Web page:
This fits with my experience as an occasional visitor. MK is pretty much the far end of a day ride for me. When I have visited, I've tended to ride on the roads.
First time I went, I tried to use the Redways to get across town from the south east to Phil Corley's in the north west. It was hopeless. The paths in themselves were OK, but all the signs were to local "villages" that I'd never heard of, and I was getting dumped in local shopping centres and play parks with no onward route. Trying to follow paths alongside the V and H roads helped a bit, but you could never guarantee that the path wouldn't veer off to take you alongside some particularly pretty lake, and then go on to somewhere you'd no idea of.
Planning officers should be compelled to set up exchange partnerships with colleagues in towns they have never visited, and go and use their paths to visit places that are not in the relevant town centres. If they can't find them, the host officer gets fired
Mind you, most road signs would fail that test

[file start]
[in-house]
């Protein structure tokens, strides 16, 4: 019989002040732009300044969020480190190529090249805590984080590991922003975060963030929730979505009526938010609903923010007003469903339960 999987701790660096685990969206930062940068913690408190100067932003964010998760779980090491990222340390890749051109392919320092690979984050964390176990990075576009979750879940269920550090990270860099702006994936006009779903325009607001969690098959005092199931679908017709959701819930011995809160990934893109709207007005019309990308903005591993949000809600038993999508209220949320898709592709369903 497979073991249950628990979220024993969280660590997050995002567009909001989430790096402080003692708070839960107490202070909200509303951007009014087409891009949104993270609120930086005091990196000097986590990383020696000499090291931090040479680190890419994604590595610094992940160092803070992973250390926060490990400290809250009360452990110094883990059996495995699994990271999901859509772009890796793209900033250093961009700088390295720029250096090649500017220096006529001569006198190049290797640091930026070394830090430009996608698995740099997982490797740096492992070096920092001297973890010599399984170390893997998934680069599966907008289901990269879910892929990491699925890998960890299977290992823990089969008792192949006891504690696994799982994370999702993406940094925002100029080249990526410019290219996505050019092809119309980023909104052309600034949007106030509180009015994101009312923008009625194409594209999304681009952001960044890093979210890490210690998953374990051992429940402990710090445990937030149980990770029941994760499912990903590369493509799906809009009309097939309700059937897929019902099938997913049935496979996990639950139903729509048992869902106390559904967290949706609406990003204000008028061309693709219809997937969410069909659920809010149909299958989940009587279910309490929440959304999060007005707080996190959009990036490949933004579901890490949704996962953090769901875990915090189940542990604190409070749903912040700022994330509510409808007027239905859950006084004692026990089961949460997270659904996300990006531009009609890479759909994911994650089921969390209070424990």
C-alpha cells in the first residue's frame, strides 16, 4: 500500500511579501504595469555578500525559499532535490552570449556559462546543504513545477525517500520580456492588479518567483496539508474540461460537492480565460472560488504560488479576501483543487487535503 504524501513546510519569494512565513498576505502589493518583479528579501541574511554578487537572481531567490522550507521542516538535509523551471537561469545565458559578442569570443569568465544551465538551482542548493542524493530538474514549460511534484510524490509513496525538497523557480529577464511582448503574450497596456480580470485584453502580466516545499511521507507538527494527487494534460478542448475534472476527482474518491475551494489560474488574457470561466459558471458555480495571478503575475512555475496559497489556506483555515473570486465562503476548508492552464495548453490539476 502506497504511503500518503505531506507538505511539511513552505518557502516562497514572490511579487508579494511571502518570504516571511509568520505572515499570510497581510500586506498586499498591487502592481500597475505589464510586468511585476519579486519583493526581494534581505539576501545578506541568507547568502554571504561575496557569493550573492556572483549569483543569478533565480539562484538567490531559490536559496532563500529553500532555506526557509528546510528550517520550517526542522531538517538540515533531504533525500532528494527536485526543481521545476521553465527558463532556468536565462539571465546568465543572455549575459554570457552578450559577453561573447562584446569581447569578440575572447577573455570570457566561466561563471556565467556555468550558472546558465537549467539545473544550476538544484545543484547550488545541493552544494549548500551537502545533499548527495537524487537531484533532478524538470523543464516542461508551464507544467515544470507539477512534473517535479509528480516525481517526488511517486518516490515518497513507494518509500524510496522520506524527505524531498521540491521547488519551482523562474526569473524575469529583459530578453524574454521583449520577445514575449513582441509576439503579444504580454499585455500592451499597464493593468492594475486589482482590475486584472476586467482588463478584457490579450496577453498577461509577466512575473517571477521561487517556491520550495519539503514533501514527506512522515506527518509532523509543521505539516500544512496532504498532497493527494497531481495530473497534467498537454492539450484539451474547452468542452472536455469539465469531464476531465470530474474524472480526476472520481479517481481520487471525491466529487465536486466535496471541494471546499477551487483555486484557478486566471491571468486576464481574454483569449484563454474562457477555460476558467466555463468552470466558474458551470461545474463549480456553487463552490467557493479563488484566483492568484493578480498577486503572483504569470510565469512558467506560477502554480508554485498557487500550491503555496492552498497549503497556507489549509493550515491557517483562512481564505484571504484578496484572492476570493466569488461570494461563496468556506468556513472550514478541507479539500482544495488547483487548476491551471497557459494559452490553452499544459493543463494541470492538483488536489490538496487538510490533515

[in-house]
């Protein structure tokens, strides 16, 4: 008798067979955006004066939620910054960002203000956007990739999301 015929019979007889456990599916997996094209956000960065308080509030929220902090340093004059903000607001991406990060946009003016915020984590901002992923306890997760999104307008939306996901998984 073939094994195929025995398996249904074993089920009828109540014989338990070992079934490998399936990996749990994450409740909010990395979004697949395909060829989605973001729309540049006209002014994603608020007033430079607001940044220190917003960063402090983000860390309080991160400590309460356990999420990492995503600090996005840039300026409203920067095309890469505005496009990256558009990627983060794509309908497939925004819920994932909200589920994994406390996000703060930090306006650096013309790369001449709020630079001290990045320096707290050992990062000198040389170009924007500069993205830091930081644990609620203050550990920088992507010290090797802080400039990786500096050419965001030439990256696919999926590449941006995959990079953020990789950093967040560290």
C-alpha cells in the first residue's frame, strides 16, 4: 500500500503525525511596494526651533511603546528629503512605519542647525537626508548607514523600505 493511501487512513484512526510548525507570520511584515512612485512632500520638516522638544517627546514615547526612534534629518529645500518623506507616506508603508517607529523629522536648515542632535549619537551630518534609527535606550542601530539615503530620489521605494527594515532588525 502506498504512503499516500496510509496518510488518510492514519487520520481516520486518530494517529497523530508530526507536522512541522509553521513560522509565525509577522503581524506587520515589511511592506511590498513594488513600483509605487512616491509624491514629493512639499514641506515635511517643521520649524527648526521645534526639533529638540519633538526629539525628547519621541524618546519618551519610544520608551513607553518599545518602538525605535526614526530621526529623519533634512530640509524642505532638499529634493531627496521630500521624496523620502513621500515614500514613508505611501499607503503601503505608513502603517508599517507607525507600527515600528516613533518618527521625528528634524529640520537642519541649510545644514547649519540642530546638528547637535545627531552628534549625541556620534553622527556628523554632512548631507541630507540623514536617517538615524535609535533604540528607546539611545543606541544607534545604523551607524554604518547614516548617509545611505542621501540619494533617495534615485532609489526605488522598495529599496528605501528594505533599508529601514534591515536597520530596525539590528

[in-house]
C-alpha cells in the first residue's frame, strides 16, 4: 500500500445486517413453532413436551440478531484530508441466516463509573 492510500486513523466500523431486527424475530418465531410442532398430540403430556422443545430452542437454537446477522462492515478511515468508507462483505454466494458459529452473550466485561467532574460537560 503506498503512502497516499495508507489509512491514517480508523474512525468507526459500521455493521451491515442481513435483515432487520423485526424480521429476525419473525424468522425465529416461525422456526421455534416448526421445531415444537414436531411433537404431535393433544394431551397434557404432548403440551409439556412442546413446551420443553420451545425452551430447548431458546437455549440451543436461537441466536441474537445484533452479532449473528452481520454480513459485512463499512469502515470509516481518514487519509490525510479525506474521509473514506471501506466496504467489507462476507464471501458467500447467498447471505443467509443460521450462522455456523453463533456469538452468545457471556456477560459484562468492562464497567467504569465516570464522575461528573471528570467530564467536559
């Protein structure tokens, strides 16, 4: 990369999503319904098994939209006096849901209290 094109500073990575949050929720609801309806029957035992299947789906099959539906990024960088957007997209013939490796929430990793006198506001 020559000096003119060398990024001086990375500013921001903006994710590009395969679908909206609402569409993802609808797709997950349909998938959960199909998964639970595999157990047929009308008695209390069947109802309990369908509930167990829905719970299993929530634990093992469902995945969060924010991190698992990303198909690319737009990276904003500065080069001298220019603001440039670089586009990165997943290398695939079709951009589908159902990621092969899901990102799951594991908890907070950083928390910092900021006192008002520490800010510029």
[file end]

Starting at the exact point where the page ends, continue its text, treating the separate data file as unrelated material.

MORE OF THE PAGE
If MK set up major routes and do it well, that will be a great step forward. The way that people really navigate across town is to look for signs to Aylesbury or whatever, until they get close. Same as, when driving to Rugby from Watford, you look for signs to The North, not for signs to Kings Langley! So major routes, clearly marked with "long-distance" destinations, are essential for a navigable system.
Stevenage, which is much closer to home, has the same problem on a smaller scale. The older paths, broadly in the industrial area, are quite well built, except for some line-of-sight problems in a few areas. However, it took me years to find my way around, and I still have to think about the town centre, which is approached by a few secret paths, and obstructs cross-town travel quite badly. The outer paths are newer, and were laid by people who didn't really get it, so they aren't that useful.